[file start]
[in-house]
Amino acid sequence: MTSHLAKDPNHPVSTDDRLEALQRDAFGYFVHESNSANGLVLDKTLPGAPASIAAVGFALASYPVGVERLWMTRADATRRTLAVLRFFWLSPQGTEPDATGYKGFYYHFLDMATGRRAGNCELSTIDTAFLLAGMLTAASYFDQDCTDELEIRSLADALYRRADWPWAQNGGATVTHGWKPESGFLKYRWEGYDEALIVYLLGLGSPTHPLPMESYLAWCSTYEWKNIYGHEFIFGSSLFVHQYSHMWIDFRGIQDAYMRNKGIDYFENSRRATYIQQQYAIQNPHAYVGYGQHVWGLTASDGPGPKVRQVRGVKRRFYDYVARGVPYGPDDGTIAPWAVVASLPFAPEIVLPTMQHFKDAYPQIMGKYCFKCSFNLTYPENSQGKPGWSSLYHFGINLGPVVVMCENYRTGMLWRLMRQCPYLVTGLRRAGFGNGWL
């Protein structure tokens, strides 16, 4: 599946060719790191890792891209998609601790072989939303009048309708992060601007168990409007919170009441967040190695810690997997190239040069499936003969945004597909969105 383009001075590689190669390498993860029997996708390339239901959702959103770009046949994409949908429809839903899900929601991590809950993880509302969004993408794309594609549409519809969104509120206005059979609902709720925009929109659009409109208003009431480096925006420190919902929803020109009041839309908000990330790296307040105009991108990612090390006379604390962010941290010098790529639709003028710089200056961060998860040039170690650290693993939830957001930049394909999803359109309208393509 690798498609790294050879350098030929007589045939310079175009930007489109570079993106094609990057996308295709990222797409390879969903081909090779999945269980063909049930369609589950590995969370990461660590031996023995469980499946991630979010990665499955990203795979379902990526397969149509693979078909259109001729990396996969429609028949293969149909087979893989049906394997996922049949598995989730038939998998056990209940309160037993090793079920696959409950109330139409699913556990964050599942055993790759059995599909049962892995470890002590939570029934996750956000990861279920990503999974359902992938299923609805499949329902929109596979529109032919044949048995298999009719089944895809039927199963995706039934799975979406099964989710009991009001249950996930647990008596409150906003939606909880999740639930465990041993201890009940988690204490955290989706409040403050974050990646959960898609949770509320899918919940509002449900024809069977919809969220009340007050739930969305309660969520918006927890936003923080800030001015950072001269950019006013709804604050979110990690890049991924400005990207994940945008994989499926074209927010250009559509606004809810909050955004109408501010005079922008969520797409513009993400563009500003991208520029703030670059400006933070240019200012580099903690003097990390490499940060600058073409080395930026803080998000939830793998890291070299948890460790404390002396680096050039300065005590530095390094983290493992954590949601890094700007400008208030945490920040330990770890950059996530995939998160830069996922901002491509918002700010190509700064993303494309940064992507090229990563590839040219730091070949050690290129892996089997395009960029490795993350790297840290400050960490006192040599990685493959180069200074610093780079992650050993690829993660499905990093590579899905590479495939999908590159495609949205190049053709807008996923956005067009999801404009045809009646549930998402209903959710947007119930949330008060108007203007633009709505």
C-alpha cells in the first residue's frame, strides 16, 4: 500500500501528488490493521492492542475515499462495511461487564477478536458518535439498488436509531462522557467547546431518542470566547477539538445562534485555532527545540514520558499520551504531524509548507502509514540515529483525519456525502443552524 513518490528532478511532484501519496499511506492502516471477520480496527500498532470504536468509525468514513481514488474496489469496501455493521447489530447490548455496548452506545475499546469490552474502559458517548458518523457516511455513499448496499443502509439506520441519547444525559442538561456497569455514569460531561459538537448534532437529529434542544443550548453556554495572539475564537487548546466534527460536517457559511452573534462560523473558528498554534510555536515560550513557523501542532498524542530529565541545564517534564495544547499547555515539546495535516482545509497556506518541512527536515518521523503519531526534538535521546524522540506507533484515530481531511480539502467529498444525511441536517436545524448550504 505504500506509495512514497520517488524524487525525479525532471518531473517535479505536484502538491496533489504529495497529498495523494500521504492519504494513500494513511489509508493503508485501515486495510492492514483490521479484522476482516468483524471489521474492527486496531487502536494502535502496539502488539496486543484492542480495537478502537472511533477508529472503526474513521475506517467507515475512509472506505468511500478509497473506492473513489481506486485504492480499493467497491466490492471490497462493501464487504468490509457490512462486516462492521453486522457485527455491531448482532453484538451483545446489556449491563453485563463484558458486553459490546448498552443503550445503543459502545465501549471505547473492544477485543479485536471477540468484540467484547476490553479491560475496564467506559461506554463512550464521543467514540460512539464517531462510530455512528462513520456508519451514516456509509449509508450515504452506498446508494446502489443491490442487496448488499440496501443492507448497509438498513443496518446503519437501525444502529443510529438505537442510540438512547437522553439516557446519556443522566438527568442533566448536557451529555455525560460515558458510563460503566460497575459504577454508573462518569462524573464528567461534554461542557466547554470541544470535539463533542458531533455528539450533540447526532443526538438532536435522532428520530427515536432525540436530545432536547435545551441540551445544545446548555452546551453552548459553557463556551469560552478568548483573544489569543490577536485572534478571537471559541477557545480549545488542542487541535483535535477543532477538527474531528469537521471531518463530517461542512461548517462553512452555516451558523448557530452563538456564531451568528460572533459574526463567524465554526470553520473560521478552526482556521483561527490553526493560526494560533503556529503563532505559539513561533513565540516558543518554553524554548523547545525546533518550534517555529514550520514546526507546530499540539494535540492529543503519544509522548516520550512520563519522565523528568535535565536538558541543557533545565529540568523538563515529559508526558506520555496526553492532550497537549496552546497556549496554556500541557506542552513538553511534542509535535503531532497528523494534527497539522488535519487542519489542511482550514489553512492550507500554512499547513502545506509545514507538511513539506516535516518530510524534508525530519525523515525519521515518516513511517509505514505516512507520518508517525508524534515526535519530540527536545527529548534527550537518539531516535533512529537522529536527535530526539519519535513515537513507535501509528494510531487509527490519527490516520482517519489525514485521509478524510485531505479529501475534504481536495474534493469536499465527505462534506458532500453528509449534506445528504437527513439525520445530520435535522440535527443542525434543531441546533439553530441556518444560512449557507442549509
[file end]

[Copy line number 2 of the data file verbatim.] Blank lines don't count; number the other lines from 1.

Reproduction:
Amino acid sequence: MTSHLAKDPNHPVSTDDRLEALQRDAFGYFVHESNSANGLVLDKTLPGAPASIAAVGFALASYPVGVERLWMTRADATRRTLAVLRFFWLSPQGTEPDATGYKGFYYHFLDMATGRRAGNCELSTIDTAFLLAGMLTAASYFDQDCTDELEIRSLADALYRRADWPWAQNGGATVTHGWKPESGFLKYRWEGYDEALIVYLLGLGSPTHPLPMESYLAWCSTYEWKNIYGHEFIFGSSLFVHQYSHMWIDFRGIQDAYMRNKGIDYFENSRRATYIQQQYAIQNPHAYVGYGQHVWGLTASDGPGPKVRQVRGVKRRFYDYVARGVPYGPDDGTIAPWAVVASLPFAPEIVLPTMQHFKDAYPQIMGKYCFKCSFNLTYPENSQGKPGWSSLYHFGINLGPVVVMCENYRTGMLWRLMRQCPYLVTGLRRAGFGNGWL